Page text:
Self-reflective supplements ask the unanswerable, need to go


Olivia Kardos

Sharada Vishwanath argues college supplemental essays are too taxing and their place in applications should be reconsidered.

Sharada Vishwanath, Online Editor

So you’ve finished the SATs. You’ve mustered up enough courage to ask teachers for recommendations (RIP quiet kids). Just when you thought you couldn’t possibly get more numb from the process, you have to scrape up any substance from the 17 years of your measly life to write a series of introspective essays? The level of self-reflection needed to write college supplements is simply not healthy, and it’s actually a really gross feeling to have to dissect your life of any meaning. Colleges should stop asking for supplemental essays or at least start asking better questions. 

The personal statement—the 650-word essay that is required by nearly every college—is fine because 650 words is enough space for anything important to be fully described. Supplemental essays are usually much smaller, not nearly giving enough room to appropriately answer with deep retrospection the prompts often demand. I understand, I truly do, the essays are a space for creative kids to shine. A chance to explain any significant aspects of your life that aren’t represented by grades. And fine, granted, a lot can happen for some people in 17 years. But arguably, for the vast majority of the kids, the essays are the same repeated fluff that college admissions officers are forced to read over and over again.

Typically colleges might have a “why this major” or “what’s your passion” essay. There’s something very silly about demanding to know your motivation. A lot of times, interests don’t have a crazy origin or single moment that defines them. Often, they develop over the course of time or form as an arbitrary product of our environments. Interests and hobbies can start feeling manufactured when you are forced to start detailing where they originated from. Not to mention, plenty of people go to college undecided. College is supposed to be about figuring out what we like and what we want to do with our lives, so why ask what our passions are before we even get there?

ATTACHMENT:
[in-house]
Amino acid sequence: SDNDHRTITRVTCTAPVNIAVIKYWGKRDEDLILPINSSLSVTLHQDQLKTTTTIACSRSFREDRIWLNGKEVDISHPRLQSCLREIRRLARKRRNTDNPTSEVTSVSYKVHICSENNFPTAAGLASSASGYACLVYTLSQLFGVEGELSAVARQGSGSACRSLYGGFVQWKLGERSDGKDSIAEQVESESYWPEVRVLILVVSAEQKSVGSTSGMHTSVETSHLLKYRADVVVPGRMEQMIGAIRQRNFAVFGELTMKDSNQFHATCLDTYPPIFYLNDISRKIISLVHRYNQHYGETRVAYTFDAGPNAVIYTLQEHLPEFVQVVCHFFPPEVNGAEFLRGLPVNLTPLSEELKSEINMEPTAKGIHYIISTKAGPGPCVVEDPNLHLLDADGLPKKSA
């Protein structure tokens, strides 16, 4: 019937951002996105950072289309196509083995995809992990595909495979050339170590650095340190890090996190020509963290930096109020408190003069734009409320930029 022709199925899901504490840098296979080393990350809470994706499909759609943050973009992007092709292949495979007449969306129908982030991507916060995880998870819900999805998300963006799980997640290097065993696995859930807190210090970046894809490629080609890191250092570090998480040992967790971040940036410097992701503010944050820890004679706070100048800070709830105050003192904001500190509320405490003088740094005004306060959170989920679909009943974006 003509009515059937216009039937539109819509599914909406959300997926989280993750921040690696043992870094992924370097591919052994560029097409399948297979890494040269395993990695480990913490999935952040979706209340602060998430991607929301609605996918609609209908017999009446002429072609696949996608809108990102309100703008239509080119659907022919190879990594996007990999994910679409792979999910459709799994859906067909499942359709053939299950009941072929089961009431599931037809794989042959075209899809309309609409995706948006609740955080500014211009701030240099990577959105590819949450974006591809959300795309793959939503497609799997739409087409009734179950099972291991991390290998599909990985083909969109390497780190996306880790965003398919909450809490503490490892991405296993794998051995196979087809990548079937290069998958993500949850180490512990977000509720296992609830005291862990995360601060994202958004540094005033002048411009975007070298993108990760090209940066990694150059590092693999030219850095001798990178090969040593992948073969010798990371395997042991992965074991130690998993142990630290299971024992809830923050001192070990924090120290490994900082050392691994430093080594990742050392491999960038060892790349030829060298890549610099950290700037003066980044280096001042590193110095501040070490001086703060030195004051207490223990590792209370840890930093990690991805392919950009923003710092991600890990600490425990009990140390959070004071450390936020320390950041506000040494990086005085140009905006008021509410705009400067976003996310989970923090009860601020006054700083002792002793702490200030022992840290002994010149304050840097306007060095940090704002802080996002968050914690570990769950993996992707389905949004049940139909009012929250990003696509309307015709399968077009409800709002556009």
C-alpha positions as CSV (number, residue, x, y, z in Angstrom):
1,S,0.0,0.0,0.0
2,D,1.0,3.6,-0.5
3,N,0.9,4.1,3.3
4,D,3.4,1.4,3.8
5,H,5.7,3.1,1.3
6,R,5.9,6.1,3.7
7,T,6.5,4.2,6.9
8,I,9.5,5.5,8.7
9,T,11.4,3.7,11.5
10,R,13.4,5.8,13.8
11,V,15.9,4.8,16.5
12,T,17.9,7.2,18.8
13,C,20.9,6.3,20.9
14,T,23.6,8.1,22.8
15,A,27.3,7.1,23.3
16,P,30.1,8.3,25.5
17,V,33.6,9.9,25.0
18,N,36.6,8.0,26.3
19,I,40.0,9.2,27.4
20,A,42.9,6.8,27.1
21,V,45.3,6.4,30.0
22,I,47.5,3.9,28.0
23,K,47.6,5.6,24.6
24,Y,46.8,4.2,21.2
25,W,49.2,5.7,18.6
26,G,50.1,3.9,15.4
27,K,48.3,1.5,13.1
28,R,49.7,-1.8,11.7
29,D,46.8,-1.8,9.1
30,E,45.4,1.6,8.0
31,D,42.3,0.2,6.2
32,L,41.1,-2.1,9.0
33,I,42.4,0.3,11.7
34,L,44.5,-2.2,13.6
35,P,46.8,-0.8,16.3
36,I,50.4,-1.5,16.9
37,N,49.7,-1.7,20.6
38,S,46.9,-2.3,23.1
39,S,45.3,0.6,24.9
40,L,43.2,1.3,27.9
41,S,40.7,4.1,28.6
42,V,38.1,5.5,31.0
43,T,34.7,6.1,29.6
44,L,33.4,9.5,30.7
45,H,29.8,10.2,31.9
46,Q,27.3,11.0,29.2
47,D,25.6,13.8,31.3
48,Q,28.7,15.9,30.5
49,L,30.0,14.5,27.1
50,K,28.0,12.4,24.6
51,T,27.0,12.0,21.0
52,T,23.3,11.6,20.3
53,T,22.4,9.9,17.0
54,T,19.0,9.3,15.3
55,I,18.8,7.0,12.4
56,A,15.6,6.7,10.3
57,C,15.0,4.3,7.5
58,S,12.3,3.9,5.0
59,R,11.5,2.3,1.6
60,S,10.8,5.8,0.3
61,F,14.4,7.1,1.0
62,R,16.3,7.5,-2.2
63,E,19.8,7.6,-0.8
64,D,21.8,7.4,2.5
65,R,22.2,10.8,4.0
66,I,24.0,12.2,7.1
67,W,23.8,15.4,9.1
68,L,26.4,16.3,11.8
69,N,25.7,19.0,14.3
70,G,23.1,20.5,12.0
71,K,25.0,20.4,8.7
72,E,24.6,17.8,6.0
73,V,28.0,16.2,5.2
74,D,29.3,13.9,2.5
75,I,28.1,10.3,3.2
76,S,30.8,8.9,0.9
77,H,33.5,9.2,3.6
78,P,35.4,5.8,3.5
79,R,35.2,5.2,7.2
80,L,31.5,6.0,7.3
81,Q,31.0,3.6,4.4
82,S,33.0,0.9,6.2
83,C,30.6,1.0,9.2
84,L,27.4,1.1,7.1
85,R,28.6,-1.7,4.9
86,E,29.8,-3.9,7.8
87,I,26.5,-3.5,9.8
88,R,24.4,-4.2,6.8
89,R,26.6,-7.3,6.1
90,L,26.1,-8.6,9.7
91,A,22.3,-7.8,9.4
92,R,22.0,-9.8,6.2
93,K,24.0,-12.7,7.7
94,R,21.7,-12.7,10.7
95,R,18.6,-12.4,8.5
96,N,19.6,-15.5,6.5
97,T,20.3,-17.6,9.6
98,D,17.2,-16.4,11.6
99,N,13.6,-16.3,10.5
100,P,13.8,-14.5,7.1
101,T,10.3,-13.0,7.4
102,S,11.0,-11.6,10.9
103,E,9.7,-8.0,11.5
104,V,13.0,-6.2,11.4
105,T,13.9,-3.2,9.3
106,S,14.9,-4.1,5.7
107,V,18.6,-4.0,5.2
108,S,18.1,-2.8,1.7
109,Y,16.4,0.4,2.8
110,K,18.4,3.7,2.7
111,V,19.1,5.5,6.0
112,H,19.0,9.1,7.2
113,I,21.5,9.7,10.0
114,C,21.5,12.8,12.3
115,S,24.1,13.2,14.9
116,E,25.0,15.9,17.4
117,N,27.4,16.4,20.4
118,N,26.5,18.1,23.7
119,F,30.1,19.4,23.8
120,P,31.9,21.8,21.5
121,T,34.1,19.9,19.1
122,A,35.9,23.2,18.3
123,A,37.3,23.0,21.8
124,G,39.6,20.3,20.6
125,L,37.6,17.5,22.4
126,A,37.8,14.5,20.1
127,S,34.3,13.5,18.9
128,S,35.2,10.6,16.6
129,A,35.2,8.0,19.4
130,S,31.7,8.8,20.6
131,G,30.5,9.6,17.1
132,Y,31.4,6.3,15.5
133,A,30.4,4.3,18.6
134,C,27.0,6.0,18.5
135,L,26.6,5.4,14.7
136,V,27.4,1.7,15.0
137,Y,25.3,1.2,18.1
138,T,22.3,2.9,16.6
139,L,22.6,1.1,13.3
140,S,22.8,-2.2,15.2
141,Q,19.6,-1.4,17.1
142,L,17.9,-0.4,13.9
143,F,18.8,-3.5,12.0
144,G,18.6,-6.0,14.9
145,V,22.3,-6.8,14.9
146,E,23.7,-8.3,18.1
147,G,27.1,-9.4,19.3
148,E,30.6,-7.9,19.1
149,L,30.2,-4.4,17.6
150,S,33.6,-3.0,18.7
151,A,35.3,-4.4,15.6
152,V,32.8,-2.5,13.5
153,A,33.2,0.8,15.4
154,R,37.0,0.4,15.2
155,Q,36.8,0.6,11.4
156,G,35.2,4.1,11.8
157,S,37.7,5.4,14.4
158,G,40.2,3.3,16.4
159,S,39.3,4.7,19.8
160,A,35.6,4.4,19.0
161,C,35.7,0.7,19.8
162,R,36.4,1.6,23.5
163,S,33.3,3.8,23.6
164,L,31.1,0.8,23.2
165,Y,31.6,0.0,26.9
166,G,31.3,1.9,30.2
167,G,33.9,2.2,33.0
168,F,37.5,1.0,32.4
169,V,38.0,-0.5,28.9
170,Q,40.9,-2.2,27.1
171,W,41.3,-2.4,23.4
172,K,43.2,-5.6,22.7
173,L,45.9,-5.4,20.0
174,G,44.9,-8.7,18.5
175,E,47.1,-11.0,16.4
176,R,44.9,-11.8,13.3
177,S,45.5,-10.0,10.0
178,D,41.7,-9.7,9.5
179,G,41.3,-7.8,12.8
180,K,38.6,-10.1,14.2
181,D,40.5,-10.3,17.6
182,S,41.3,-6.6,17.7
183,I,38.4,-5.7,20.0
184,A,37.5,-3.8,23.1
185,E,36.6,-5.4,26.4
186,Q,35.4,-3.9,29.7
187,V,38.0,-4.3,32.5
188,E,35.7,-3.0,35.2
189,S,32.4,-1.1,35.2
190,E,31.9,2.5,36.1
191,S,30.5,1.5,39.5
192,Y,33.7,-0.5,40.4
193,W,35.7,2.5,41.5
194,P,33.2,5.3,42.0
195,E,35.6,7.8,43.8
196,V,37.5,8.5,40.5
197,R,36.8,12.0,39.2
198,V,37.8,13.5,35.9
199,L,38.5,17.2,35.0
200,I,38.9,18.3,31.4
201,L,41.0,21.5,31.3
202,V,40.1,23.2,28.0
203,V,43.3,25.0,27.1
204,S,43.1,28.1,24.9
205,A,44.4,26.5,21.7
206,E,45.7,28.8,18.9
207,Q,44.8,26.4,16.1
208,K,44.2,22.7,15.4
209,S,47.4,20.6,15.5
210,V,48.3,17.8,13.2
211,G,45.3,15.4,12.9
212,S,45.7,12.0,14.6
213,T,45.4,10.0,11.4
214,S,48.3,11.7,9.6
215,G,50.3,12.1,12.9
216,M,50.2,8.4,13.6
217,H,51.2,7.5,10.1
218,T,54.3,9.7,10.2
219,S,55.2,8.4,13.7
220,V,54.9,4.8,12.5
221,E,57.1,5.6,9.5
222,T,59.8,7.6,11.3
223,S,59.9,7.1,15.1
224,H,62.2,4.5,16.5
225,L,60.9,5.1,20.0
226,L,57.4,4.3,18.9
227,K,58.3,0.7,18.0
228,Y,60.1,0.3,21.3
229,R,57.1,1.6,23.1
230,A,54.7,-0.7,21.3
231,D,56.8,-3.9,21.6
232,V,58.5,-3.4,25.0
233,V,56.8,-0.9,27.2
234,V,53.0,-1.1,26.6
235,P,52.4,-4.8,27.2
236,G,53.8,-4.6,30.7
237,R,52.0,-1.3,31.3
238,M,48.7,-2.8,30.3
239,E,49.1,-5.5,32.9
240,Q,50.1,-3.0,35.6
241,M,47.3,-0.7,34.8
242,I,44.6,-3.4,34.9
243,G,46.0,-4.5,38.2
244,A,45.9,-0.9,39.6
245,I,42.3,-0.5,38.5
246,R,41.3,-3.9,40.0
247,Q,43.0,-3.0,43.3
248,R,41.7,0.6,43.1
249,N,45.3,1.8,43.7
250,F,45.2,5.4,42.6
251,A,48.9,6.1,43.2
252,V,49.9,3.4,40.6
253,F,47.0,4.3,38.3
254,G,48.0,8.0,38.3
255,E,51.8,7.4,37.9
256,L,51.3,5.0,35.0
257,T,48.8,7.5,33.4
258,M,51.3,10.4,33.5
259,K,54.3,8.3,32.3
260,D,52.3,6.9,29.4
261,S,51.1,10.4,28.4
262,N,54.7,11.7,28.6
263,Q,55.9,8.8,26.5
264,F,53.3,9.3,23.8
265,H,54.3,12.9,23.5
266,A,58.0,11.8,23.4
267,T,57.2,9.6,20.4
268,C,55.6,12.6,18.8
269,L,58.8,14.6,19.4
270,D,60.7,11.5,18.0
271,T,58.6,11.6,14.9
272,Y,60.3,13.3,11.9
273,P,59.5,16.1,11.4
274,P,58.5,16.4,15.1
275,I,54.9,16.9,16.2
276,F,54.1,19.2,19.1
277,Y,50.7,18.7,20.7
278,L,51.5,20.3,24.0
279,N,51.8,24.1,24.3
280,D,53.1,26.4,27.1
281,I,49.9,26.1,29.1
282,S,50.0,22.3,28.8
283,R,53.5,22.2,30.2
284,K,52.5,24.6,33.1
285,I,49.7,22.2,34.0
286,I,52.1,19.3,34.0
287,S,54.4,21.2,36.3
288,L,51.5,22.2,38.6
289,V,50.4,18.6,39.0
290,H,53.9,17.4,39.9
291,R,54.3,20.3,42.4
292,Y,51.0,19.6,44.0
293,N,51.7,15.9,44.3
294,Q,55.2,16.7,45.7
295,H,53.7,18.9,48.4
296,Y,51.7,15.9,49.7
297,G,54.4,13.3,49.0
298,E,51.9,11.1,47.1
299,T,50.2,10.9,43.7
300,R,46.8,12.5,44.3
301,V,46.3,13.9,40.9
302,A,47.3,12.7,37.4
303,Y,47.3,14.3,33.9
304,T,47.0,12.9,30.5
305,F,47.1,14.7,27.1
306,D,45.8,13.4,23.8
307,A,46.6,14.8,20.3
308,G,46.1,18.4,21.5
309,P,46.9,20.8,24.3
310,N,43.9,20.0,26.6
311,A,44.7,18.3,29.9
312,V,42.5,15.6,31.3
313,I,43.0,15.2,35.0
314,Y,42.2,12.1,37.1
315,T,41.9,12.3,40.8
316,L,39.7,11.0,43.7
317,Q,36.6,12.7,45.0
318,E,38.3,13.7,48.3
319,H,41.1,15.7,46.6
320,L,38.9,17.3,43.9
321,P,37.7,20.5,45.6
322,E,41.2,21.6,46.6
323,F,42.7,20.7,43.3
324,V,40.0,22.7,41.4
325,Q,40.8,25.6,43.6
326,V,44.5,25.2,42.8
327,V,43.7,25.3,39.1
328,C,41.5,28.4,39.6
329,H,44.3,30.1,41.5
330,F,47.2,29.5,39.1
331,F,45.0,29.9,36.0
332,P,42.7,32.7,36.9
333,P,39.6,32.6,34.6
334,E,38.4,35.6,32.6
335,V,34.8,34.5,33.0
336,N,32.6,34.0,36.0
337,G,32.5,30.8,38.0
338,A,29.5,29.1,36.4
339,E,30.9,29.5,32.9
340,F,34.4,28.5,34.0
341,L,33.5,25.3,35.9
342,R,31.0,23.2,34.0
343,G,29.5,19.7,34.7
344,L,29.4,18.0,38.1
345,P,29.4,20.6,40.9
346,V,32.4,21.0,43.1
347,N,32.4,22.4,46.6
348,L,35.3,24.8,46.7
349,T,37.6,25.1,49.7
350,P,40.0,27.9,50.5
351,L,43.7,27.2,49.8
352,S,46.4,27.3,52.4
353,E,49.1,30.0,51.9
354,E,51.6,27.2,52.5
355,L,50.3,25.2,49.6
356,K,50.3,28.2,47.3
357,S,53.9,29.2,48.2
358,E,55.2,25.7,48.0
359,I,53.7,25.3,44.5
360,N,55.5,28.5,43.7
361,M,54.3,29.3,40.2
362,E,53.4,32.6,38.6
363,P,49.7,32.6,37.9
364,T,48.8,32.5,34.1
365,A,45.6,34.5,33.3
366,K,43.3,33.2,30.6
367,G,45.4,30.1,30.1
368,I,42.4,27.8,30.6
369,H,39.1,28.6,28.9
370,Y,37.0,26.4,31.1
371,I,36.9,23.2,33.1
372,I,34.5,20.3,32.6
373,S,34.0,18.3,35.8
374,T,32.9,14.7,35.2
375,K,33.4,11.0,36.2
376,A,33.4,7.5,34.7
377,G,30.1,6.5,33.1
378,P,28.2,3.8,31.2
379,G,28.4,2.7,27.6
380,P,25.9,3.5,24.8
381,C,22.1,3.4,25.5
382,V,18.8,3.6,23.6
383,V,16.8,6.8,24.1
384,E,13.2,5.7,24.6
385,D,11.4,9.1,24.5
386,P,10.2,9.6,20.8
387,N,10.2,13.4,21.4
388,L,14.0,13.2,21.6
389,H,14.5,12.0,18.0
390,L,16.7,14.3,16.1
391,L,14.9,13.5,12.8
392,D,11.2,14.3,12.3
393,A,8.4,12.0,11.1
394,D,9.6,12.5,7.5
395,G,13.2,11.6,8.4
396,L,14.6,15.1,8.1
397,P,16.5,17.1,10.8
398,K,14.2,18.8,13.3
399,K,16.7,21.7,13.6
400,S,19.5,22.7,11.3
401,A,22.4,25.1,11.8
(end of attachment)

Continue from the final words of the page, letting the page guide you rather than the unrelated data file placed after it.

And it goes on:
Even worse than the “why major” essay is the “perspective” or “challenge you’ve overcome” essay. As a privileged girl from a white, generally affluent town, my biggest challenge is whether I should get my coffee from Dunkin or Starbucks. It doesn’t feel right to scramble around for something remotely meaningful when there are people who are going to be answering the same prompt with experiences that are actually powerful and real and should not be equated with mine.

Examples of good supplemental questions to ask could be “Tell us about a piece of art or music you enjoy,” “What do you do for fun?” or the infamous UChicago prompts which have previously included “So where is Waldo, really?” or “What can actually be divided by zero?” These kinds of questions can actually be fun to write and can still provide information about who you are without making you feel like you’re “packaging” yourself.  

With the recent news of the SAT essay and subjects no longer being administered by the College Board, essays, extracurriculars and recommendations now matter more than ever. This will surely start to make the admissions process a race of who can best create a desirable “personality,” and pretty soon we’ll all become mindless zombies that can’t tell the difference between ourselves and the manufactured “character” we’ve created for college. College supplements can often make students feel like they need to take actual life moments and turn them into selling points, which breeds inauthenticity. Are you really creating a local movement, or just to write about it? Is this non-profit truly created with the intention you say it is?

Students lose so much sleep over the admissions process. The least colleges could do is ask questions that are actually fun to answer and can be written by 17-year-olds with limited life experiences.